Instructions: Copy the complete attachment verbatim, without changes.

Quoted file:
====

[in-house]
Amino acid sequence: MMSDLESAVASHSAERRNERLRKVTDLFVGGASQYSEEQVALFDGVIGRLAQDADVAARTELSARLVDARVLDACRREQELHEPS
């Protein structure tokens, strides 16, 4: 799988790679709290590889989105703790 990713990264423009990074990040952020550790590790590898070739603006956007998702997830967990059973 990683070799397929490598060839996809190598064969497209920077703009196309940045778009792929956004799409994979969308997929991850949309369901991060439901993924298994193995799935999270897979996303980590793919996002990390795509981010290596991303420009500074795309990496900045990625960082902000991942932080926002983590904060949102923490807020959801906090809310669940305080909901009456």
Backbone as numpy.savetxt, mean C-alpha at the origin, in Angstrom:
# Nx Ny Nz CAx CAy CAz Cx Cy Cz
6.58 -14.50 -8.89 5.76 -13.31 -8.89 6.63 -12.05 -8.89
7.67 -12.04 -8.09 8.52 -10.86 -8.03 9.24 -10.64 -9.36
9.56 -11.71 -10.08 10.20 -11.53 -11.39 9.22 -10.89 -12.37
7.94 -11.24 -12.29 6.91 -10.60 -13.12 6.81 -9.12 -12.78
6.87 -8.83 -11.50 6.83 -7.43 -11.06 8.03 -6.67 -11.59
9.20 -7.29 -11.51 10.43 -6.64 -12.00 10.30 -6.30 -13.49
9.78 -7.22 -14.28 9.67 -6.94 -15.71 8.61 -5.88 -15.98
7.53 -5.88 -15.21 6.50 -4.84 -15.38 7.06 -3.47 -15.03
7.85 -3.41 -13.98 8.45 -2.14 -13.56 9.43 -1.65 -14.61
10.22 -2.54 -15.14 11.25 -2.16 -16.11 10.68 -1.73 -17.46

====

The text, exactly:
[in-house]
Amino acid sequence: MMSDLESAVASHSAERRNERLRKVTDLFVGGASQYSEEQVALFDGVIGRLAQDADVAARTELSARLVDARVLDACRREQELHEPS
């Protein structure tokens, strides 16, 4: 799988790679709290590889989105703790 990713990264423009990074990040952020550790590790590898070739603006956007998702997830967990059973 990683070799397929490598060839996809190598064969497209920077703009196309940045778009792929956004799409994979969308997929991850949309369901991060439901993924298994193995799935999270897979996303980590793919996002990390795509981010290596991303420009500074795309990496900045990625960082902000991942932080926002983590904060949102923490807020959801906090809310669940305080909901009456």
Backbone as numpy.savetxt, mean C-alpha at the origin, in Angstrom:
# Nx Ny Nz CAx CAy CAz Cx Cy Cz
6.58 -14.50 -8.89 5.76 -13.31 -8.89 6.63 -12.05 -8.89
7.67 -12.04 -8.09 8.52 -10.86 -8.03 9.24 -10.64 -9.36
9.56 -11.71 -10.08 10.20 -11.53 -11.39 9.22 -10.89 -12.37
7.94 -11.24 -12.29 6.91 -10.60 -13.12 6.81 -9.12 -12.78
6.87 -8.83 -11.50 6.83 -7.43 -11.06 8.03 -6.67 -11.59
9.20 -7.29 -11.51 10.43 -6.64 -12.00 10.30 -6.30 -13.49
9.78 -7.22 -14.28 9.67 -6.94 -15.71 8.61 -5.88 -15.98
7.53 -5.88 -15.21 6.50 -4.84 -15.38 7.06 -3.47 -15.03
7.85 -3.41 -13.98 8.45 -2.14 -13.56 9.43 -1.65 -14.61
10.22 -2.54 -15.14 11.25 -2.16 -16.11 10.68 -1.73 -17.46